Cytomegalovirus

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Cytomegalovirus

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Cytomegalovirus:

Dr.T.V.Rao MD Cytomegalovirus Dr.T.V.Rao MD 1

Cytomegalovirus infections:

Ubiquitous virus most populations -infections in early childhood often asymptomatic Latency Clinical disease increasing due to increasing number of immunocompromised patients Cytomegalovirus infections Dr.T.V.Rao MD 2

Properties:

Properties Belong to the betaherpesvirus subfamily of herpesviruses double stranded DNA enveloped virus Nucleocapsid 105nm in diameter, 162 capsomers The structure of the genome of CMV is similar to other herpesviruses, consisting of long and short segments which may be orientated in either direction, giving a total of 4 isomers. A large no. of proteins are encoded for, the precise number is unknown. Dr.T.V.Rao MD 3

Virus Structure Enveloped, slightly pleomorphic Spherical 120 – 200 nm in diameter Capsid Envelope Tegument Genome double stranded DNA per virion :

Virus Structure Enveloped, slightly pleomorphic Spherical 120 – 200 nm in diameter Capsid Envelope Tegument Genome double stranded DNA per virion Dr.T.V.Rao MD 4

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Why are herpes viruses (and especially CMV) so fascinating from an evolutionary standpoint? They are ancient Latency = highly evolved While many viruses deal with evolution “passively” (i.e. mutate), herpes viruses “actively” target mechanisms Dr.T.V.Rao MD 5

Virology:

Virology Virion: Spherical, enveloped, 150-200 nm in diameter Genome: Double-stranded DNA, linear, 240 kbp, reiterated sequences Proteins: only a few have been characterized Replication: Nucleus, bud from nuclear membrane Virus classification: Group I: ds DNA; Family: Herpesviridae; Genus: Cytomegalovirus; Species: Human herpesvirus 5 (HHV-5) Dr.T.V.Rao MD 6

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Human Cytomegalovirus A complex  -herpesvirus Large genome (230kb) Slow replicating Restricted host range Infects 60-90% of the population worldwide, typically asymptomatic infection Infection in immunocompromised individuals life threatening Stem cell and solid organ transplant recipients HIV infected individuals Cancer patients receiving intensive chemotherapy regimens Infection in utero : Leading cause of infectious disease related birth defects 1 in 100 infected; 1 in 1000 present symptoms/pathology Mild to severe hearing loss Cognitive deficits Physical abnormalities Dr.T.V.Rao MD 7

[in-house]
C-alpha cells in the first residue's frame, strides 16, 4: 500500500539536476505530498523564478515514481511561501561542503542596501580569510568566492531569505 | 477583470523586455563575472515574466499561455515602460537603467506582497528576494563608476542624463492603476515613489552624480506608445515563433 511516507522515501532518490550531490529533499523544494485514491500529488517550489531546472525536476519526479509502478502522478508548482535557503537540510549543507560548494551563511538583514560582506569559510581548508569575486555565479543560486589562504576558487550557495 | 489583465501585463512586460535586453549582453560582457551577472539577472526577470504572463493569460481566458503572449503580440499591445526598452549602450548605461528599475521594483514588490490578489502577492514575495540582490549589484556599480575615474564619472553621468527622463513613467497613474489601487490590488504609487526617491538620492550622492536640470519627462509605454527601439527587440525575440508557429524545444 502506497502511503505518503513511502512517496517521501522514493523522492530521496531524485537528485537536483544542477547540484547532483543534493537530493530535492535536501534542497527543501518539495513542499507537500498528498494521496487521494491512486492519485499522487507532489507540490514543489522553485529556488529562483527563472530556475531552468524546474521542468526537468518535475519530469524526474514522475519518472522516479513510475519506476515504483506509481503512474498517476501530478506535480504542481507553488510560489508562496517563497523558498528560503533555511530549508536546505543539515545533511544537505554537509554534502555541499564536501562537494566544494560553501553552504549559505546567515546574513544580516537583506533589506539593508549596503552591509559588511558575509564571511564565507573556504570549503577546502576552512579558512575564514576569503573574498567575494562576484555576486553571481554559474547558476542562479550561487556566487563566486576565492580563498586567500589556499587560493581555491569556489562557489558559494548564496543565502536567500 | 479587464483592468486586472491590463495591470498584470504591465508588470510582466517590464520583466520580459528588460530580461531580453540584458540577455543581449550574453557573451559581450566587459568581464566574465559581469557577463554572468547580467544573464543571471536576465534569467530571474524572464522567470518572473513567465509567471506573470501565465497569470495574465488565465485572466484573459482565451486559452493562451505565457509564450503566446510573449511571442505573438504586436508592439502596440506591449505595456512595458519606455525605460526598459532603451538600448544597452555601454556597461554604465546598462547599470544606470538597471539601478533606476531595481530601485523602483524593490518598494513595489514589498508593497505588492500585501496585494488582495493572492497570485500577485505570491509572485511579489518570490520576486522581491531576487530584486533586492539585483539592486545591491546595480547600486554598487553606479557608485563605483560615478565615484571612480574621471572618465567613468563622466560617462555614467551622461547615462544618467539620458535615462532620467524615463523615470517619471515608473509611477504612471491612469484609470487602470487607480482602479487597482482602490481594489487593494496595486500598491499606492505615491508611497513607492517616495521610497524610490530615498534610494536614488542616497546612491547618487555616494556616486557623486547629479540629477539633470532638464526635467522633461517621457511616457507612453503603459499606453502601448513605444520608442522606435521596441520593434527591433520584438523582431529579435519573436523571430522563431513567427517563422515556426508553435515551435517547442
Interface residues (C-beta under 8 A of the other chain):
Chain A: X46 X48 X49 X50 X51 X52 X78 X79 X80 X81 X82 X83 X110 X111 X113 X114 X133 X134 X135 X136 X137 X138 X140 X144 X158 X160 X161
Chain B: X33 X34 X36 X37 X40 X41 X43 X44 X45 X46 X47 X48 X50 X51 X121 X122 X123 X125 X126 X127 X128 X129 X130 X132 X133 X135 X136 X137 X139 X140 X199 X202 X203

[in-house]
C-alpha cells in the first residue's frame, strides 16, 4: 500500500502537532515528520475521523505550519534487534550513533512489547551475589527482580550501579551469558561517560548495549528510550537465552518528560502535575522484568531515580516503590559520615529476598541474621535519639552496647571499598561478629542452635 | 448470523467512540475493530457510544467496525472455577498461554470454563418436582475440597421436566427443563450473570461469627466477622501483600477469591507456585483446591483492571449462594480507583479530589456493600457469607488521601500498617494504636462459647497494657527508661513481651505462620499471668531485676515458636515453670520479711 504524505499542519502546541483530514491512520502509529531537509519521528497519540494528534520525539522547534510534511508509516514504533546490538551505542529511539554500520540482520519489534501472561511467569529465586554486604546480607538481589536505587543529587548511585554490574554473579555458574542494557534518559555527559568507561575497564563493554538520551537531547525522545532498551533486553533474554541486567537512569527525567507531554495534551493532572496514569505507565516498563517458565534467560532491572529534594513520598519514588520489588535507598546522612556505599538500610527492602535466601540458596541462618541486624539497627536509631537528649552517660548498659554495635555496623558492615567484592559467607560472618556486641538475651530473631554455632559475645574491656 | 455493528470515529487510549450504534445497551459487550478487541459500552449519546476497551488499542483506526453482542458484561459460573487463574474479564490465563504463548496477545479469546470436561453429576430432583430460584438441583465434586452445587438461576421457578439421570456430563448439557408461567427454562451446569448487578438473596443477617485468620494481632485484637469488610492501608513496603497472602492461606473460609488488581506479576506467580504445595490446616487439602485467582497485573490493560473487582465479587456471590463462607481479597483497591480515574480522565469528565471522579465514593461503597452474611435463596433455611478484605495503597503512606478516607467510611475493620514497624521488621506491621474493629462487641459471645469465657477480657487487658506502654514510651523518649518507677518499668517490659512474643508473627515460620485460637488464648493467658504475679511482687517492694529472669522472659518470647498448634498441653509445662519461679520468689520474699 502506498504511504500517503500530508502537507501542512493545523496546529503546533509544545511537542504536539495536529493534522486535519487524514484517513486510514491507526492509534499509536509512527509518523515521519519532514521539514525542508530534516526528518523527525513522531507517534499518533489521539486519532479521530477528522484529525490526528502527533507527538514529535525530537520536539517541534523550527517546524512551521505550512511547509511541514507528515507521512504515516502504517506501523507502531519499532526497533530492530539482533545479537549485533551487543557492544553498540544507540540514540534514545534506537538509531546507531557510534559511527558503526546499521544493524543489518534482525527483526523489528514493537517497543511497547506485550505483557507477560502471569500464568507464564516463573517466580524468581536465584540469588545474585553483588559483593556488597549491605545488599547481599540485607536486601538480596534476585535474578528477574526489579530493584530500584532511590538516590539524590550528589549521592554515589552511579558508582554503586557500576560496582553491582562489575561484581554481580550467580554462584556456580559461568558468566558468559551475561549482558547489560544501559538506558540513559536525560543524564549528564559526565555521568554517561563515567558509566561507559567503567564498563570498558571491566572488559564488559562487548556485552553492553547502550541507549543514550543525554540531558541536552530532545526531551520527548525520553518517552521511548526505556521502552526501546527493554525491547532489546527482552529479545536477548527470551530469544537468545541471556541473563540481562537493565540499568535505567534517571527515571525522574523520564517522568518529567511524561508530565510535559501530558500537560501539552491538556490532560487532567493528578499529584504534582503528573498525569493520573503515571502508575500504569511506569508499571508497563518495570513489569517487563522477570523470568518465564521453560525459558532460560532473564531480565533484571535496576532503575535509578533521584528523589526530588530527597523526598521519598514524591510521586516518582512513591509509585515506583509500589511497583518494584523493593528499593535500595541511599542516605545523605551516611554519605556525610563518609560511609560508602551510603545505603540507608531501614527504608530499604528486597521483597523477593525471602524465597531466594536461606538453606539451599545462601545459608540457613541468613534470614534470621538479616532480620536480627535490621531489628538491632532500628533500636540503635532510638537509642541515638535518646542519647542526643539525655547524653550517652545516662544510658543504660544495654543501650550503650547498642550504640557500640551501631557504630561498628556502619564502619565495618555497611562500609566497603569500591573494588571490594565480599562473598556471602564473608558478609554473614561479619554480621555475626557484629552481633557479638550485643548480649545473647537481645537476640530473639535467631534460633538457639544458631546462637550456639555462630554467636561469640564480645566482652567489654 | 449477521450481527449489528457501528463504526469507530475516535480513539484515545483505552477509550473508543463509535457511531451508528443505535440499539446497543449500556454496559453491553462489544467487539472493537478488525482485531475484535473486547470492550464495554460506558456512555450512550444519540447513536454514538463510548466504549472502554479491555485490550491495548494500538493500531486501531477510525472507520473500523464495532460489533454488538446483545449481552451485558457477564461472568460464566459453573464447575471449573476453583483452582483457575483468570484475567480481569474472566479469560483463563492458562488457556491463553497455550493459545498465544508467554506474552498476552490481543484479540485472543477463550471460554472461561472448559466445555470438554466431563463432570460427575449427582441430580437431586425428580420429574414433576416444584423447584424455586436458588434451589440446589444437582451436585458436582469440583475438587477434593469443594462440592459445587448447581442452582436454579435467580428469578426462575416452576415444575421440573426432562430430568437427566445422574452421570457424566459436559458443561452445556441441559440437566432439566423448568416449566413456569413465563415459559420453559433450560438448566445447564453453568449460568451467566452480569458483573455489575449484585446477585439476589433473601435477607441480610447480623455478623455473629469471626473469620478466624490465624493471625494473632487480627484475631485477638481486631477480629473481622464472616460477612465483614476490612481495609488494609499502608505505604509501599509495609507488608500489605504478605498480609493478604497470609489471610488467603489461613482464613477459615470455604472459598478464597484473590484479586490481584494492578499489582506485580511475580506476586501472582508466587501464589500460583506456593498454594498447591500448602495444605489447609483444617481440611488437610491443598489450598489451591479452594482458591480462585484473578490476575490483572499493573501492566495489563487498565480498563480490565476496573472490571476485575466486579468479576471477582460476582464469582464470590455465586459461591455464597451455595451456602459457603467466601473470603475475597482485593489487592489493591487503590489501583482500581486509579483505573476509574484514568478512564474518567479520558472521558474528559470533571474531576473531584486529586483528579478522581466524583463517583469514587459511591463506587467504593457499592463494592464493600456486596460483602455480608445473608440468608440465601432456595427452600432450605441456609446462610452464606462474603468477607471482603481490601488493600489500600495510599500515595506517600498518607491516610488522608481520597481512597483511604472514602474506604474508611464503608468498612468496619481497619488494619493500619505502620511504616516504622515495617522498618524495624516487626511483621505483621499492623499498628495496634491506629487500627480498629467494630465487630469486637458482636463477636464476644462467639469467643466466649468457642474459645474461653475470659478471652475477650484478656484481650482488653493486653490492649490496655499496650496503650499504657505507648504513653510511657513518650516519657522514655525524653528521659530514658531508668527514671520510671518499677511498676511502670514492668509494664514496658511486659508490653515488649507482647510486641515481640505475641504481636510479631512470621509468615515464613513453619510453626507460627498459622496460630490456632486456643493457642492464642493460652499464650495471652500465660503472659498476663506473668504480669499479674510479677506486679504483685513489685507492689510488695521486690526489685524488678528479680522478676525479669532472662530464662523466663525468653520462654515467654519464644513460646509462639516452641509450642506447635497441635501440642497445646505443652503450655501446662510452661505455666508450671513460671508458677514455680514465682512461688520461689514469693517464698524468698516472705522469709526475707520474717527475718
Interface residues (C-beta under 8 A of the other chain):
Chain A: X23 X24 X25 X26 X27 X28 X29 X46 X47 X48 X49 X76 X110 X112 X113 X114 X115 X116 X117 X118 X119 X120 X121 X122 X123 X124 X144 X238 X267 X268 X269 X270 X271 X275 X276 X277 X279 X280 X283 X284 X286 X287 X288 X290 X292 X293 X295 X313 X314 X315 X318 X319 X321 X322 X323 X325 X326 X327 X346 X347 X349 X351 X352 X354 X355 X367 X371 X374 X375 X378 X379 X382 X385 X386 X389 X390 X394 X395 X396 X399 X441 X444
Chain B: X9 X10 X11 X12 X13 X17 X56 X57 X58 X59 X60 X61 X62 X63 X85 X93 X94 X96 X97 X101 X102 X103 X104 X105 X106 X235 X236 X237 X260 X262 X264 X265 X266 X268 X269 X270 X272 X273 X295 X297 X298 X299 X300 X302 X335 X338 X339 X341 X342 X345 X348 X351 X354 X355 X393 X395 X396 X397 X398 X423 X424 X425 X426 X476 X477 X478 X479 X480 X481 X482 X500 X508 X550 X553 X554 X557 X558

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tegument 200 nm envelope glycoproteins capsid DNA core Human Cytomegalovirus Virion Structure Dr.T.V.Rao MD 8

How is CMV Spread?:

How is CMV Spread? Person to person contact (kissing, sexual contact, getting saliva or urine on hands and then touching eyes, or the inside of nose or mouth) Through the breast milk of an infected woman Infected pregnant women can pass the virus to their unborn babies Blood transfusions and organ transplantations Dr.T.V.Rao MD 9

Pathogenesis:

Pathogenesis Once infected, the virus remains in the person for life and my be reactivated from time to time, especially in immunocompromised individuals. The virus may be transmitted in utero, perinatally, or postnatally. Perinatal transmission occurs. Perinatal infection is acquired mainly through infected genital secretions, or breast milk. Overall, 2 - 10% of infants are infected by the age of 6 months worldwide. Perinatal infection is thought to be 10 times more common than congenital infection. Postnatal infection mainly occurs through saliva. Sexual transmission may occur as well as through blood and blood products and transplanted organ. Dr.T.V.Rao MD 10

Clinical Manifestations:

Clinical Manifestations Congenital infection - may result in cytomegalic inclusion disease Perinatal infection - usually asymptomatic Postnatal infection - usually asymptomatic. However, in a minority of cases, the syndrome of infectious mononucleosis may develop which consists of fever, lymphadenopathy, and splenomegaly. The heterophil antibody test is negative although atypical lymphocytes may be found in the blood. Immunocompromised patients such as transplant recipients and AIDS patients are prone to severe CMV disease such as pneumonitis, retinitis, colitis, and encephalopathy. Reactivation or reinfection with CMV is usually asymptomatic except in immunocompromised patients. Dr.T.V.Rao MD 11

Cytomegalovirus infections: